In Sri Lanka’s legal journey, the Rabat Plan of Action rings like a clear signal, urging us to be steady and clear. As the country faces the challenge of keeping both freedom of speech and stopping harmful hate speech, what happened in Nathasha Edirisooriya’s case becomes really important. It’s like a turning point that shows us a new direction.
In Sri Lanka, the International Covenant on Civil and Political Rights (ICCPR) Act, originally designed to protect fundamental rights, has metamorphosed into a tool that sometimes seems to infringe upon the very liberties it’s meant to defend. The recent case of comedian Nathasha Edirisooriya has catapulted these tensions into the public eye, prompting a closer look at the intricate interplay between safeguarding individual rights and curbing potential incitement to violence.
Peeling Back the Layers: The ICCPR Act Dilemma
The ICCPR Act, a legislative embodiment of the ICCPR, has been both a beacon of hope and a source of controversy within Sri Lanka. Intending to shield citizens from human rights abuses, it has paradoxically been employed against journalists, minority groups, and activists, raising the question of whether it can truly protect individual rights while also ensuring social harmony.
Enter Nathasha Edirisooriya, a comedian who found herself at the heart of a legal storm. Arrested under the ICCPR Act for alleged derogatory comments about Buddhism, her case epitomizes the grey area between freedom of expression and hate speech. The subsequent legal battle and the Colombo High Court’s reliance on the Rabat Plan of Action thrust the conversation into a new dimension, exploring how hate speech and incitement can be understood within the context of freedom of expression.
The Rabat Plan of Action: A Compass for Legal Clarity
Crafted in 2012 by the UN Office of the High Commissioner for Human Rights, the Rabat Plan of Action serves as a guide for understanding the limits of state responsibilities under Article 20 of the ICCPR. It’s a roadmap for distinguishing between expression that’s protected and that which infringes on the rights of others. This plan offers a comprehensive six-part threshold test, taking into account critical factors like the intention of the speaker, the context, and the potential harm caused by the speech.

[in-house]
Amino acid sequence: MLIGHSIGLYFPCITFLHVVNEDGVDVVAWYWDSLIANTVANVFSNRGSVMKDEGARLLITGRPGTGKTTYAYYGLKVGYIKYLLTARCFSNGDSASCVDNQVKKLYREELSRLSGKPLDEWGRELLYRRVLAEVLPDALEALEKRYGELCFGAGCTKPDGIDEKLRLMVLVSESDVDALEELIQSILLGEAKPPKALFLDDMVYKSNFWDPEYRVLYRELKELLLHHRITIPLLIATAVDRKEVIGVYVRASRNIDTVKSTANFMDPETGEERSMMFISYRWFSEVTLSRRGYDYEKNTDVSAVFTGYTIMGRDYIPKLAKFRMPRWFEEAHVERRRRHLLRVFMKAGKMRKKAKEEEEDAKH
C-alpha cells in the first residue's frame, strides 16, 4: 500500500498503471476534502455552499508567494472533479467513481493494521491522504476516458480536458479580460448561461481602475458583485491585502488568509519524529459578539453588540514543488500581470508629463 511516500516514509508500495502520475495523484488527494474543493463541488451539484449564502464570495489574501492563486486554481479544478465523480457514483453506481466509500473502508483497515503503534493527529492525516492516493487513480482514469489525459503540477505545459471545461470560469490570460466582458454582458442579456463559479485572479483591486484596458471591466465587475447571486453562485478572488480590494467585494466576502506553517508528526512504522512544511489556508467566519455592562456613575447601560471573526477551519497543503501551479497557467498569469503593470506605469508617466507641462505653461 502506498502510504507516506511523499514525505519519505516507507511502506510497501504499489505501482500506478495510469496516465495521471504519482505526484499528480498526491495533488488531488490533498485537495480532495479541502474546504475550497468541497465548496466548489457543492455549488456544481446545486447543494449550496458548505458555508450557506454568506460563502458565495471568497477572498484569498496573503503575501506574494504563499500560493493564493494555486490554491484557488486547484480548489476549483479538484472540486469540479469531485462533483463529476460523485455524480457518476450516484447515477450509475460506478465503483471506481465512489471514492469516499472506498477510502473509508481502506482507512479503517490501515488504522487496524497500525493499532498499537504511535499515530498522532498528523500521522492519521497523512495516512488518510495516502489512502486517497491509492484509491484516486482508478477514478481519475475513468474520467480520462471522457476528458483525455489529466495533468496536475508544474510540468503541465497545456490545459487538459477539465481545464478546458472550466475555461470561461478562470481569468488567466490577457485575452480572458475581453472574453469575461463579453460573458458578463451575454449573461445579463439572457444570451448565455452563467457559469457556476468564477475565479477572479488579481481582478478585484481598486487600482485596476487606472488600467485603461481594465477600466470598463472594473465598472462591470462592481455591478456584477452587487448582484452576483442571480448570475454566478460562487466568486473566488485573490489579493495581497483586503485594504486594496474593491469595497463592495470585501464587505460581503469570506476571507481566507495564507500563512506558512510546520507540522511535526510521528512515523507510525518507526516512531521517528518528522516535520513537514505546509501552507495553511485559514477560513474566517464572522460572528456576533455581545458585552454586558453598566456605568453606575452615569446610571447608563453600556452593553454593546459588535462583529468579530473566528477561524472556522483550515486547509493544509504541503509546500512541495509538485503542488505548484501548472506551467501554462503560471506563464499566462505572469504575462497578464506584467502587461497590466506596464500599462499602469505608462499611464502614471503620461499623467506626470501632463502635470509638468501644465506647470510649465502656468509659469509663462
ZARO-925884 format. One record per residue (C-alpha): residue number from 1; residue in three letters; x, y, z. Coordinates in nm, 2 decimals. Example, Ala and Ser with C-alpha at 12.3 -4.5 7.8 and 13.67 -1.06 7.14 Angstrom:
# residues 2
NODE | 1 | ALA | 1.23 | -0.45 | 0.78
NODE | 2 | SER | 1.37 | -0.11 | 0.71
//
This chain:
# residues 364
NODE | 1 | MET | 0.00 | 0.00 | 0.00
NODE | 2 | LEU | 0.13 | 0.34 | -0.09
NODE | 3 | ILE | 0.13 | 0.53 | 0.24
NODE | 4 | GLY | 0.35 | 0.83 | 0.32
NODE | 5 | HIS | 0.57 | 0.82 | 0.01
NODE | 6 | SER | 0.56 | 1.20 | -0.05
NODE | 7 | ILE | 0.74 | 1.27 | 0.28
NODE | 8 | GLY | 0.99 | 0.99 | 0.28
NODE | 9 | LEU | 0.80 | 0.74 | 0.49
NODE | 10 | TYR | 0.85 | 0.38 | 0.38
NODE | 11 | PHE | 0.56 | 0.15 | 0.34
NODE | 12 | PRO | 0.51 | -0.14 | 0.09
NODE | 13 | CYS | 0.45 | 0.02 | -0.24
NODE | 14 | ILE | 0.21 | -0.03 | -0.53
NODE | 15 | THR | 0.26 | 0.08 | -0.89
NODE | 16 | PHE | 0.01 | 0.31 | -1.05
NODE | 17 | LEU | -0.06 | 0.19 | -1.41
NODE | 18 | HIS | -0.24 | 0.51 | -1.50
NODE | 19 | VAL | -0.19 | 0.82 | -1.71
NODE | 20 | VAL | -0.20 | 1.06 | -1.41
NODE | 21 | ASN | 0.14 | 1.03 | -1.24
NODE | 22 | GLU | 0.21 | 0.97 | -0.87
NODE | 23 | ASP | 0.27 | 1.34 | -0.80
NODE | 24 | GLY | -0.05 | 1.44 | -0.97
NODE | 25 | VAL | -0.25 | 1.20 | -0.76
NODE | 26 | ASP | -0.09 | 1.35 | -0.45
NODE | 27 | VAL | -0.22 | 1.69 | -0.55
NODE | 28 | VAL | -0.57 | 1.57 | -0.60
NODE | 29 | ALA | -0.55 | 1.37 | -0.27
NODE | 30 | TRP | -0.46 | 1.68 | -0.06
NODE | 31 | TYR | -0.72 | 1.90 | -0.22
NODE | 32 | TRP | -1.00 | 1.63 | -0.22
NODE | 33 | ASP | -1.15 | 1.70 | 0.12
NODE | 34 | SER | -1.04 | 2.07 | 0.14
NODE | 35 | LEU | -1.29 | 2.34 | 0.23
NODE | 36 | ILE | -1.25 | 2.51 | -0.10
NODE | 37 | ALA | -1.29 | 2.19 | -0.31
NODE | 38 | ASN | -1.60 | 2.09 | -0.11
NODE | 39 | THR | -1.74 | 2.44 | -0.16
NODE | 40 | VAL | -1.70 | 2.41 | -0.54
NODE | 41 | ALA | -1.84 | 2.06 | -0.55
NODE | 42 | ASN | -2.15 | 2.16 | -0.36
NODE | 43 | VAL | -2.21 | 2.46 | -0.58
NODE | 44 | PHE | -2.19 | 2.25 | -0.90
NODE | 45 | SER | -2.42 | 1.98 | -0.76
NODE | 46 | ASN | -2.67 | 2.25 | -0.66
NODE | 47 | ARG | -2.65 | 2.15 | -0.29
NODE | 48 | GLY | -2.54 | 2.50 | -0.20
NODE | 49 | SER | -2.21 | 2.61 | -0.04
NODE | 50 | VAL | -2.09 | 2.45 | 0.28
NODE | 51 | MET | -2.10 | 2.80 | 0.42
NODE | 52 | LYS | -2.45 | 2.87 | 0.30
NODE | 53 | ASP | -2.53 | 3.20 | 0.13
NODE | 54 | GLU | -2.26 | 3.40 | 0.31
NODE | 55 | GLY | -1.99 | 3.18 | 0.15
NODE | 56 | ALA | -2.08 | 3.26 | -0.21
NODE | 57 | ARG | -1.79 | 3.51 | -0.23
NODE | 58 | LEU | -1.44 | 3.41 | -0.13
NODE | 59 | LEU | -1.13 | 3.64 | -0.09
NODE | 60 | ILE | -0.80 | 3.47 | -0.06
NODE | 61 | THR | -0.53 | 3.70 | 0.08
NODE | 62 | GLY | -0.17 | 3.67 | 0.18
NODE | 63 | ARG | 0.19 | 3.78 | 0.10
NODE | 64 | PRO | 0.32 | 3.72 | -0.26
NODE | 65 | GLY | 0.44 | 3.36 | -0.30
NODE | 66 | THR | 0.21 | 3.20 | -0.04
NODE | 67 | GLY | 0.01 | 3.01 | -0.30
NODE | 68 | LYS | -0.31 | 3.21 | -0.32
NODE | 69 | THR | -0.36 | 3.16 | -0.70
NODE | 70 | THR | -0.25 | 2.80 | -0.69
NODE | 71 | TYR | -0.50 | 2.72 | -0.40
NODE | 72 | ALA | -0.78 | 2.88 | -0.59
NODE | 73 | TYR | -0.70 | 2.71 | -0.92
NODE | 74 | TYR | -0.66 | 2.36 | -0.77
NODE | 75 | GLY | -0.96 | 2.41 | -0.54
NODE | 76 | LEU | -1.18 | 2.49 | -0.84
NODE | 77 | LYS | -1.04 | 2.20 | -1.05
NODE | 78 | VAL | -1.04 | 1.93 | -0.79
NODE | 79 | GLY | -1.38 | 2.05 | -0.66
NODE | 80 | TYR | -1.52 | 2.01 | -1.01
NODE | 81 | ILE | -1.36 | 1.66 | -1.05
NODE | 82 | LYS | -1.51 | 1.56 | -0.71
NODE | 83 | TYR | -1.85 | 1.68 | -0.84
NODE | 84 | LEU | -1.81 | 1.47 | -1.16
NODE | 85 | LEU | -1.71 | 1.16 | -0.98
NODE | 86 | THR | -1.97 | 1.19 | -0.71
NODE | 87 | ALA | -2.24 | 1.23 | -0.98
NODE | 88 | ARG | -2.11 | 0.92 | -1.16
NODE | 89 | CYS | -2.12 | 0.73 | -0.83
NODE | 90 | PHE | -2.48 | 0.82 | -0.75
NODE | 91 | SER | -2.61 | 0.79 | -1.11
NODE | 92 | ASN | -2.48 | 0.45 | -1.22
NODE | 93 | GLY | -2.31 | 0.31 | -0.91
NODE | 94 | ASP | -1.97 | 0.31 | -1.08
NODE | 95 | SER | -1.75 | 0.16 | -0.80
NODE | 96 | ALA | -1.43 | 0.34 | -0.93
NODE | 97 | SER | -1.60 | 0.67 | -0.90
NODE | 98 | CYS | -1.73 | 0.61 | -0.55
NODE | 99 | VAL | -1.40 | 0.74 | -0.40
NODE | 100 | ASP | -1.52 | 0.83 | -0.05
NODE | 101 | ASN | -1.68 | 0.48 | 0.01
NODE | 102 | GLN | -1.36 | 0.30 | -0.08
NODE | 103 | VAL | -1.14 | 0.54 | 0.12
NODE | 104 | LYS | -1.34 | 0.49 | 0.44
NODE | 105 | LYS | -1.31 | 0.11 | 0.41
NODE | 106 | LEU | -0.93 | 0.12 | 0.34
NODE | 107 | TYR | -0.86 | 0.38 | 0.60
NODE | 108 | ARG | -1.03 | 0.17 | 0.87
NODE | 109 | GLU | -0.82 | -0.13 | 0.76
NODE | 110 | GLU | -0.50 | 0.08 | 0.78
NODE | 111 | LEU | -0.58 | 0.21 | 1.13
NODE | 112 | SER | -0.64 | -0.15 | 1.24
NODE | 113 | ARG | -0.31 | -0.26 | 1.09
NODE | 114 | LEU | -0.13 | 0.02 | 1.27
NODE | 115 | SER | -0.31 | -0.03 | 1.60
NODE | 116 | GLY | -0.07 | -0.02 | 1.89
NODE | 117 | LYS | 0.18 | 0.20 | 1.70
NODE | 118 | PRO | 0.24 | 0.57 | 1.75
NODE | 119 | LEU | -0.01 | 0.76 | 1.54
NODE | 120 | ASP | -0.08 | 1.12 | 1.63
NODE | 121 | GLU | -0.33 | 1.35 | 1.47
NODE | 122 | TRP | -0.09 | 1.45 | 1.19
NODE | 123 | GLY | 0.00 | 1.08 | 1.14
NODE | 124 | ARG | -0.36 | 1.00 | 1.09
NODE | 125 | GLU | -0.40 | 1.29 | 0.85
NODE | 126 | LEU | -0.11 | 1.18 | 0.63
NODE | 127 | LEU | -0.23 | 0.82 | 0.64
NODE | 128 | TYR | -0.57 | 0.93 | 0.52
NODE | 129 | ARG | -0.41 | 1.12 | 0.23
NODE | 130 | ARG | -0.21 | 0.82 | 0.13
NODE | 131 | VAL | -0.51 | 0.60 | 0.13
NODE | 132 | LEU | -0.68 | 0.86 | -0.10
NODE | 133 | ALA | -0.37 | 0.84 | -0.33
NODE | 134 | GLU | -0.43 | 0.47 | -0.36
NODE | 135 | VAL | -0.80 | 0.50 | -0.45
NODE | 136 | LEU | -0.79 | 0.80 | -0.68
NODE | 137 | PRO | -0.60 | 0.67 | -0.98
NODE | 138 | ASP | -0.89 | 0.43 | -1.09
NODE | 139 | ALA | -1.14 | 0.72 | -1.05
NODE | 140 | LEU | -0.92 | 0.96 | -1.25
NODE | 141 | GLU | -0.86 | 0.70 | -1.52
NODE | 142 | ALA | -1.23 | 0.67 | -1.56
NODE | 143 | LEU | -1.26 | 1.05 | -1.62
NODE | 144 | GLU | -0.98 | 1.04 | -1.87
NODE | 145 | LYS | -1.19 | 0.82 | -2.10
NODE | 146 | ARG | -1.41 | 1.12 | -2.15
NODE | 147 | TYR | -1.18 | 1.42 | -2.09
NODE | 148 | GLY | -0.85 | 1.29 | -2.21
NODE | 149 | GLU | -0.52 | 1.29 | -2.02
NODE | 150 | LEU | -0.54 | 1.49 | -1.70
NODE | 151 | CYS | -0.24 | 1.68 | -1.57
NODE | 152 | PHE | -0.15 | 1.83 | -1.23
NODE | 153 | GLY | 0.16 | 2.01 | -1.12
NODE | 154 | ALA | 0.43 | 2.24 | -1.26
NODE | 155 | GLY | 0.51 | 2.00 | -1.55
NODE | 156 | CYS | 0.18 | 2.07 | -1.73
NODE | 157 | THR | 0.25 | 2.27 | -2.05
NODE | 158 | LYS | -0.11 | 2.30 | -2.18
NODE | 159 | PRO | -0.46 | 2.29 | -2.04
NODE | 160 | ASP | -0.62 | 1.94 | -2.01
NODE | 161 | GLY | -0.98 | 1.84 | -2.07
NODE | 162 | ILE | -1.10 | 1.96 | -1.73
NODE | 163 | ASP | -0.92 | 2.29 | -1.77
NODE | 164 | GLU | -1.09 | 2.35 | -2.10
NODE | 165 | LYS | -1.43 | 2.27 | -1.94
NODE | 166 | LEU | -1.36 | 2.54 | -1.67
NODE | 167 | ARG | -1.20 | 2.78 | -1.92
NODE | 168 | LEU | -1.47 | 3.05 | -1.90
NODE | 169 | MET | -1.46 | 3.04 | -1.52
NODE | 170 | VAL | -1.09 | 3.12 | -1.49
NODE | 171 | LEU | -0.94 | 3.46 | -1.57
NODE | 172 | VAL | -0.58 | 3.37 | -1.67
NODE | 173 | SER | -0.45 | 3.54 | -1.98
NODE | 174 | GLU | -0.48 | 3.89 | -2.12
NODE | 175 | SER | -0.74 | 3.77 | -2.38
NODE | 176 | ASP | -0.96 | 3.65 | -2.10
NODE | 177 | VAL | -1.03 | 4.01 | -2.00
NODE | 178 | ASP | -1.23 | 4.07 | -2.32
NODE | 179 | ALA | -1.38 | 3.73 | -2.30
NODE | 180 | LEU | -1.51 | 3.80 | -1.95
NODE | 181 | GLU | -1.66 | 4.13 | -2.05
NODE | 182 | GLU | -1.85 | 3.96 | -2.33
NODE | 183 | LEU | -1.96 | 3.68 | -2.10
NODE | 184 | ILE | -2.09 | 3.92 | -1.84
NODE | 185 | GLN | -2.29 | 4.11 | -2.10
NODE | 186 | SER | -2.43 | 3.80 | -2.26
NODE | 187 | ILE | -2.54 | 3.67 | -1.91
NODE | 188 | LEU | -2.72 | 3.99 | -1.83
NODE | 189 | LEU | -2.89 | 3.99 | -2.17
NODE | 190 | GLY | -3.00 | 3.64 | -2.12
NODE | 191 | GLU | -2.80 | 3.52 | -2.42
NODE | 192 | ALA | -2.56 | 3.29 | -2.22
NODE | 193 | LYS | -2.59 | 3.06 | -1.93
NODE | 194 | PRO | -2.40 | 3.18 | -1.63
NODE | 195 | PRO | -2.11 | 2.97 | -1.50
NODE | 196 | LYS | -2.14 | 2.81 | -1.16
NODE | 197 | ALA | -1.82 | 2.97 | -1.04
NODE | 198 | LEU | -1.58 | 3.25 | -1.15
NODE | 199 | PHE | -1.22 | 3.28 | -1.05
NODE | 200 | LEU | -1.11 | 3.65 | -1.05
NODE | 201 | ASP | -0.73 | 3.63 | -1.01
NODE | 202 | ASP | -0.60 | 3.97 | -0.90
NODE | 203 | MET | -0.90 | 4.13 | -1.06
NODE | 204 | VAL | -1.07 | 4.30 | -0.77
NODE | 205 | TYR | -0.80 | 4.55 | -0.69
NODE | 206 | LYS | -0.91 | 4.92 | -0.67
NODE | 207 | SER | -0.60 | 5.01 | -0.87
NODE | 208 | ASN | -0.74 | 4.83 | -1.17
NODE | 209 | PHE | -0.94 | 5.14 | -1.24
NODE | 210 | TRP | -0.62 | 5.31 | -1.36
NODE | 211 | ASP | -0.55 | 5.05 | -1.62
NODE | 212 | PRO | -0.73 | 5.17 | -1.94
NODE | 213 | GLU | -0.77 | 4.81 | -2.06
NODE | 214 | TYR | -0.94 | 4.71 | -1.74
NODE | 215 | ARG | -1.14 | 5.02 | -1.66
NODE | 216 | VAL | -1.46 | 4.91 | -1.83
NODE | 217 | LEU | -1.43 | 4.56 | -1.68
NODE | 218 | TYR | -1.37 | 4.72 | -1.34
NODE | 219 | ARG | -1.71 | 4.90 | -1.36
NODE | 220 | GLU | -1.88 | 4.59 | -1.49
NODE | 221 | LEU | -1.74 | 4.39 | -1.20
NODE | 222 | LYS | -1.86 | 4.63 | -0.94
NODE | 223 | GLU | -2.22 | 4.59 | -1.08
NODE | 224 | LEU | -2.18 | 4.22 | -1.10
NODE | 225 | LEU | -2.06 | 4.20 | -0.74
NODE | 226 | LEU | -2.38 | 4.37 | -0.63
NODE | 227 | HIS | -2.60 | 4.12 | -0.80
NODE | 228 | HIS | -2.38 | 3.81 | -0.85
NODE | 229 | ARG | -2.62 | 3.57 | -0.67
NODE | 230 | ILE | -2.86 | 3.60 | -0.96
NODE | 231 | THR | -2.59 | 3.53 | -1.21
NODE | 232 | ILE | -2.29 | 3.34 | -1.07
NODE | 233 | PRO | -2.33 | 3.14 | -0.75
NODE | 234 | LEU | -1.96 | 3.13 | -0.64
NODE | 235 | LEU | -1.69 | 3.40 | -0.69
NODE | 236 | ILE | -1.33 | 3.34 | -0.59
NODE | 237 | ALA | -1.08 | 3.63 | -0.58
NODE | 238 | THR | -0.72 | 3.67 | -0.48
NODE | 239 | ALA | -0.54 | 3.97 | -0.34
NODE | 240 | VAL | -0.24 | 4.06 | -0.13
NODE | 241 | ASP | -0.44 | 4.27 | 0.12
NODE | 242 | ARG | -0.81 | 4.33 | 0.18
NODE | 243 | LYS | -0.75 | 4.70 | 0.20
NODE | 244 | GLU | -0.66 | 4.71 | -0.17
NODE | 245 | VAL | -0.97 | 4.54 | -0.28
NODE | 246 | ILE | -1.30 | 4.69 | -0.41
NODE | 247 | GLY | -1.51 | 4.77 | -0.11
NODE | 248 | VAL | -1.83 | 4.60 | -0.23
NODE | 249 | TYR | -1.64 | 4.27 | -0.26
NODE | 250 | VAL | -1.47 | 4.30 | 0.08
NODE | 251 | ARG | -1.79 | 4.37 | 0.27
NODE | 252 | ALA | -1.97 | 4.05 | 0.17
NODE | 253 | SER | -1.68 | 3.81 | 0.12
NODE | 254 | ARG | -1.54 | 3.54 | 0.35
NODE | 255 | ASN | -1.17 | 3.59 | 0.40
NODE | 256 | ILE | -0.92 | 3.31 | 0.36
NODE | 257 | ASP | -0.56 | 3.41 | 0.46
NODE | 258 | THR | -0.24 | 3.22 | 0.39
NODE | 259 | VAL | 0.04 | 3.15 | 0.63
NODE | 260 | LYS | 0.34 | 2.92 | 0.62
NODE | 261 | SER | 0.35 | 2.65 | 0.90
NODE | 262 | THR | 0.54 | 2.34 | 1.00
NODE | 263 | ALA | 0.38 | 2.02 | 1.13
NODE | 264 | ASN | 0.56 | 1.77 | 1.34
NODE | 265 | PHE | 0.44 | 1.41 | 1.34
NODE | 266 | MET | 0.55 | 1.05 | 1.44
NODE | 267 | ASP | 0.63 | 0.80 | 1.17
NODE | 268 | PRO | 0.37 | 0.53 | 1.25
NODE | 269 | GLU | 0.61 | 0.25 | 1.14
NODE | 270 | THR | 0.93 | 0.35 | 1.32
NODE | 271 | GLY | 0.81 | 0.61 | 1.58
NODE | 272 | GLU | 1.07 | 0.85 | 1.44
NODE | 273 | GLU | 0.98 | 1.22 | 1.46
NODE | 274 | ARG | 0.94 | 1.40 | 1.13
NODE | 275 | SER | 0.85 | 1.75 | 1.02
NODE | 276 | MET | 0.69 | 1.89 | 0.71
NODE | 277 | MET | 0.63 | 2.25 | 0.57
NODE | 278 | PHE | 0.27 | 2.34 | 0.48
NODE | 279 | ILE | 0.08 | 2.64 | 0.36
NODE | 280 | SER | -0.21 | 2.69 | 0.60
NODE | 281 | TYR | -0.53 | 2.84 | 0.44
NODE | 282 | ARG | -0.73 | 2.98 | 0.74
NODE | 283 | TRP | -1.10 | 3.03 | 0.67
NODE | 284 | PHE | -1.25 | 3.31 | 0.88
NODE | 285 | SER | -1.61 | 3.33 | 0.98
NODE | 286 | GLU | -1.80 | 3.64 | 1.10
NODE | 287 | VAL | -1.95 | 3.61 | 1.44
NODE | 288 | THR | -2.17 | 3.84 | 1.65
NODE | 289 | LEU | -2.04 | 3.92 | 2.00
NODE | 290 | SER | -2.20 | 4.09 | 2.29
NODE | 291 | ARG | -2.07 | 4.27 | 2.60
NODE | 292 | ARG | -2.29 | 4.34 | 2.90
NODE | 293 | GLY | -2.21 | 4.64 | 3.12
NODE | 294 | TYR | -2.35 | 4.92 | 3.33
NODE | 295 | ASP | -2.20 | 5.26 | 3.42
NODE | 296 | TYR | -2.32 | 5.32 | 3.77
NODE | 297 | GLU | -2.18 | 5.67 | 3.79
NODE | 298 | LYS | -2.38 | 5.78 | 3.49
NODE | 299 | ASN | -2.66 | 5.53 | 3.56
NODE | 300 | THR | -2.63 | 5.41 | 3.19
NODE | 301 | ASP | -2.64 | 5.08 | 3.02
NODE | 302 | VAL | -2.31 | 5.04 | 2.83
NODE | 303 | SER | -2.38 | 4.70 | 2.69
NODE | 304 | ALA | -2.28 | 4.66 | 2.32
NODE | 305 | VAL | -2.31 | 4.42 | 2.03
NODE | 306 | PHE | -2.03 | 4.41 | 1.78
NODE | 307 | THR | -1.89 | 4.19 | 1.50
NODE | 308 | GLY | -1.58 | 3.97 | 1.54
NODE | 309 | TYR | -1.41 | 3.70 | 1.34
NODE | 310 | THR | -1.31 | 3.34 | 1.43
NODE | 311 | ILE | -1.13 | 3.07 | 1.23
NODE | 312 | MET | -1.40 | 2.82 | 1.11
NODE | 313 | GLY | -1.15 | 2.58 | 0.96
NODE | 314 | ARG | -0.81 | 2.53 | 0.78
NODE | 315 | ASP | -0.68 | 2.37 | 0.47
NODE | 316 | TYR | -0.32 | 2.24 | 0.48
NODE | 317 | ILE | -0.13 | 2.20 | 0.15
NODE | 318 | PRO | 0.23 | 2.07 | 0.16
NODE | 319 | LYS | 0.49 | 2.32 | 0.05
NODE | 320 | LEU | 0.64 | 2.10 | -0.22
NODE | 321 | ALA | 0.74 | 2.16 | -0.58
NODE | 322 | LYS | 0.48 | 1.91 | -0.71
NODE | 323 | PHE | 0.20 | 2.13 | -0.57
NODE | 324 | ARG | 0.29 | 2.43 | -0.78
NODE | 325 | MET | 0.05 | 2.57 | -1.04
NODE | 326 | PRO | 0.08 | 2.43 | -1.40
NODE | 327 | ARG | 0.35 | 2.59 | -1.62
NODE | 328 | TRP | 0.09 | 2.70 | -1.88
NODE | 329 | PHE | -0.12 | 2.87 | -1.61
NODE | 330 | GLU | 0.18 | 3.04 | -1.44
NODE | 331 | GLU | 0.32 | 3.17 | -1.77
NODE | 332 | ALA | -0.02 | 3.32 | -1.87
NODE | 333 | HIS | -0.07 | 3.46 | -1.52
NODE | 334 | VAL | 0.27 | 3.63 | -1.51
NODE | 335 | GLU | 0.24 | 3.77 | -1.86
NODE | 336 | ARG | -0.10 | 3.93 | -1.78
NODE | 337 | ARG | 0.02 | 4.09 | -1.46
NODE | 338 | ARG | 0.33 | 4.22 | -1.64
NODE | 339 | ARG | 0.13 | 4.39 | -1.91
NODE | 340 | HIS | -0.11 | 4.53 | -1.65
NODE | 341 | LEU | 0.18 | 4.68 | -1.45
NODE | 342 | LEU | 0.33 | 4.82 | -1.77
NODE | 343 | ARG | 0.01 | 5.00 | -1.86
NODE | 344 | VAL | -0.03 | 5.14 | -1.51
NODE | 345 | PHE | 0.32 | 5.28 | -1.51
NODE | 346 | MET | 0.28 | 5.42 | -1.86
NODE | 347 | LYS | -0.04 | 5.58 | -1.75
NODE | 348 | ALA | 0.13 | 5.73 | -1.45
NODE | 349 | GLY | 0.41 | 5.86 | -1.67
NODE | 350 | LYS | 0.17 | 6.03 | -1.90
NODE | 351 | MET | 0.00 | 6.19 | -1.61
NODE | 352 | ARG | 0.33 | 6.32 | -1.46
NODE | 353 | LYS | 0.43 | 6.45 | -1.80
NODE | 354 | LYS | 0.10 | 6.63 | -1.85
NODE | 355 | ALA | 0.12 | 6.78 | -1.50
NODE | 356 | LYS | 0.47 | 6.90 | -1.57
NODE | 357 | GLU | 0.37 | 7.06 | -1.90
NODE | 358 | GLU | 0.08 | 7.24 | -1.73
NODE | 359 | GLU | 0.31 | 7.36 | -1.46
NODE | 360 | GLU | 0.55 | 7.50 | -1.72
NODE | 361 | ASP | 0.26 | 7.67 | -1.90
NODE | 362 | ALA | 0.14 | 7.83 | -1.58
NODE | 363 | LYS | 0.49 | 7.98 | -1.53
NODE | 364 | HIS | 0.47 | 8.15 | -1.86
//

In Sri Lanka, the Human Rights Commission recognizes Section 3 of the ICCPR Act No. 56 of 2007 as a vital legal framework to tackle hate crimes. Yet, the absence of a definitive local jurisprudence has led the Commission to draw insights from Article 20 of the ICCPR—the parent article to which Section 3 of the ICCPR Act imparts domestic effect. The pivotal components of Article 20 (2) are two-fold: the advocacy of national, racial, or religious hatred, and the incitement to discrimination, hostility, or violence.
One fundamental aspect to consider is that Article 20 should be read in conjunction with Article 19 of the ICCPR, which champions the right to freedom of expression. This interplay underscores the compatibility between the two articles. The ICCPR General Comment No. 111 highlights this harmony, asserting that the prohibition required by Article 20 is in alignment with the freedom of expression protected by Article 19.
The Rabat Plan of Action, born out of a four-year initiative by the UNOHCHR, introduces a six-part threshold test to ascertain whether advocacy crosses into the realm of incitement. This test, crafted through expert workshops, provides an analytical framework for evaluating the forms of advocacy that constitute incitement under Article 20. It embraces elements like the context surrounding the speech, the speaker’s authority, and the speaker’s intent.
Among the key elements of the threshold test, intent takes centre stage. It’s not enough for the speech to merely advocate hatred; there must be a deliberate intent to incite discrimination, hostility, or violence. The context in which the speech occurs also plays a pivotal role. If the speaker wields authority or influence over the audience, their words carry more weight. The concept of imminent harm comes into play, signifying that the likelihood of incitement causing immediate harm should be reasonable.
The Colombo High Court’s acknowledgement of the Rabat Plan of Action during Edirisooriya’s case elevated the legal discourse in Sri Lanka. The court’s analysis spotlighted the fact that hate speech must pose an immediate threat of hostility or violence to be deemed actionable.
While this landmark case showcased the potential of applying the Rabat framework in the nation’s courts, the burning question remains—will this approach find consistent footing when the next case involving hate speech emerges? To ensure the lasting impact of such a progressive approach, a concerted effort must be made to educate legal practitioners, judges, and the public about the nuances of the Rabat Plan.
In this narrative, society stands as a pivotal character—a collective consciousness that needs nurturing. Encouraging dialogue, diversity of thought, and an ethos of empathy can be instrumental in bridging the gap between these dualistic rights.
Only by fostering a deep understanding and unwavering commitment can we truly kindle the flame of change, igniting a future where the boundaries of free expression and hate speech are navigated with precision and compassion. As judges wield their gavels, they must bear in mind that hate speech, while offensive, does not necessarily warrant legal action unless it poses a credible threat of hostility or violence. This sophisticated balance will not only protect freedom of expression but also maintain the social fabric that is a hallmark of Sri Lankan identity.